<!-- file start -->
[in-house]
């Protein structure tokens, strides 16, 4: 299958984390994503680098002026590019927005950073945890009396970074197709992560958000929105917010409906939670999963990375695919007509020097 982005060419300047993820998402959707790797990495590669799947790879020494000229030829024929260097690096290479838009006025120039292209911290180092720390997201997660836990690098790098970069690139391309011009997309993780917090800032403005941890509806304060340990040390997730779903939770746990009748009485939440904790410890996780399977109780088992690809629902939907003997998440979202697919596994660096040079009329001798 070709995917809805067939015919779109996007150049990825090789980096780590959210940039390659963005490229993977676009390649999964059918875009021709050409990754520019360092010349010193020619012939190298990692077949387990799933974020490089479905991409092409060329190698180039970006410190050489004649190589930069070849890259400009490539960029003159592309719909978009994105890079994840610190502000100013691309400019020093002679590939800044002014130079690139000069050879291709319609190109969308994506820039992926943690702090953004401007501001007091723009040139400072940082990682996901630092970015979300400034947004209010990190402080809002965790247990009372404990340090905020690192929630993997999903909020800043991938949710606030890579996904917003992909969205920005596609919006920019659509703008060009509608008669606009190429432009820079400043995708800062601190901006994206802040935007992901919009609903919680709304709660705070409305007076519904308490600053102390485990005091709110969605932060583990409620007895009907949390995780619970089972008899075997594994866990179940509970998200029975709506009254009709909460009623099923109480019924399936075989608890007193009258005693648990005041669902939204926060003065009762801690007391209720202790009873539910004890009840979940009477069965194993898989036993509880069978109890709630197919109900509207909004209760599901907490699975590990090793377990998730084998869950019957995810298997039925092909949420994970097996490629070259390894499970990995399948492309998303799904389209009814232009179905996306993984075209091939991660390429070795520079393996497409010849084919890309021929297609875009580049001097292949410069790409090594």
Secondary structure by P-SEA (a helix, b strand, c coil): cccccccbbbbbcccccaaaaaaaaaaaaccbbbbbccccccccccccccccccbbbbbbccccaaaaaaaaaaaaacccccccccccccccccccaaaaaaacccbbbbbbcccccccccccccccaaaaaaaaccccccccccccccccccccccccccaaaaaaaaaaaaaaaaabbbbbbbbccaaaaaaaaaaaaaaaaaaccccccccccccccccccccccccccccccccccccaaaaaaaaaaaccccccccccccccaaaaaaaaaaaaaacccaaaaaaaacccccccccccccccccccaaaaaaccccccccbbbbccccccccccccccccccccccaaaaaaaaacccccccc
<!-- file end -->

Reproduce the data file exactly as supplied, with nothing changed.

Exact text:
[in-house]
């Protein structure tokens, strides 16, 4: 299958984390994503680098002026590019927005950073945890009396970074197709992560958000929105917010409906939670999963990375695919007509020097 982005060419300047993820998402959707790797990495590669799947790879020494000229030829024929260097690096290479838009006025120039292209911290180092720390997201997660836990690098790098970069690139391309011009997309993780917090800032403005941890509806304060340990040390997730779903939770746990009748009485939440904790410890996780399977109780088992690809629902939907003997998440979202697919596994660096040079009329001798 070709995917809805067939015919779109996007150049990825090789980096780590959210940039390659963005490229993977676009390649999964059918875009021709050409990754520019360092010349010193020619012939190298990692077949387990799933974020490089479905991409092409060329190698180039970006410190050489004649190589930069070849890259400009490539960029003159592309719909978009994105890079994840610190502000100013691309400019020093002679590939800044002014130079690139000069050879291709319609190109969308994506820039992926943690702090953004401007501001007091723009040139400072940082990682996901630092970015979300400034947004209010990190402080809002965790247990009372404990340090905020690192929630993997999903909020800043991938949710606030890579996904917003992909969205920005596609919006920019659509703008060009509608008669606009190429432009820079400043995708800062601190901006994206802040935007992901919009609903919680709304709660705070409305007076519904308490600053102390485990005091709110969605932060583990409620007895009907949390995780619970089972008899075997594994866990179940509970998200029975709506009254009709909460009623099923109480019924399936075989608890007193009258005693648990005041669902939204926060003065009762801690007391209720202790009873539910004890009840979940009477069965194993898989036993509880069978109890709630197919109900509207909004209760599901907490699975590990090793377990998730084998869950019957995810298997039925092909949420994970097996490629070259390894499970990995399948492309998303799904389209009814232009179905996306993984075209091939991660390429070795520079393996497409010849084919890309021929297609875009580049001097292949410069790409090594």
Secondary structure by P-SEA (a helix, b strand, c coil): cccccccbbbbbcccccaaaaaaaaaaaaccbbbbbccccccccccccccccccbbbbbbccccaaaaaaaaaaaaacccccccccccccccccccaaaaaaacccbbbbbbcccccccccccccccaaaaaaaaccccccccccccccccccccccccccaaaaaaaaaaaaaaaaabbbbbbbbccaaaaaaaaaaaaaaaaaaccccccccccccccccccccccccccccccccccccaaaaaaaaaaaccccccccccccccaaaaaaaaaaaaaacccaaaaaaaacccccccccccccccccccaaaaaaccccccccbbbbccccccccccccccccccccccaaaaaaaaacccccccc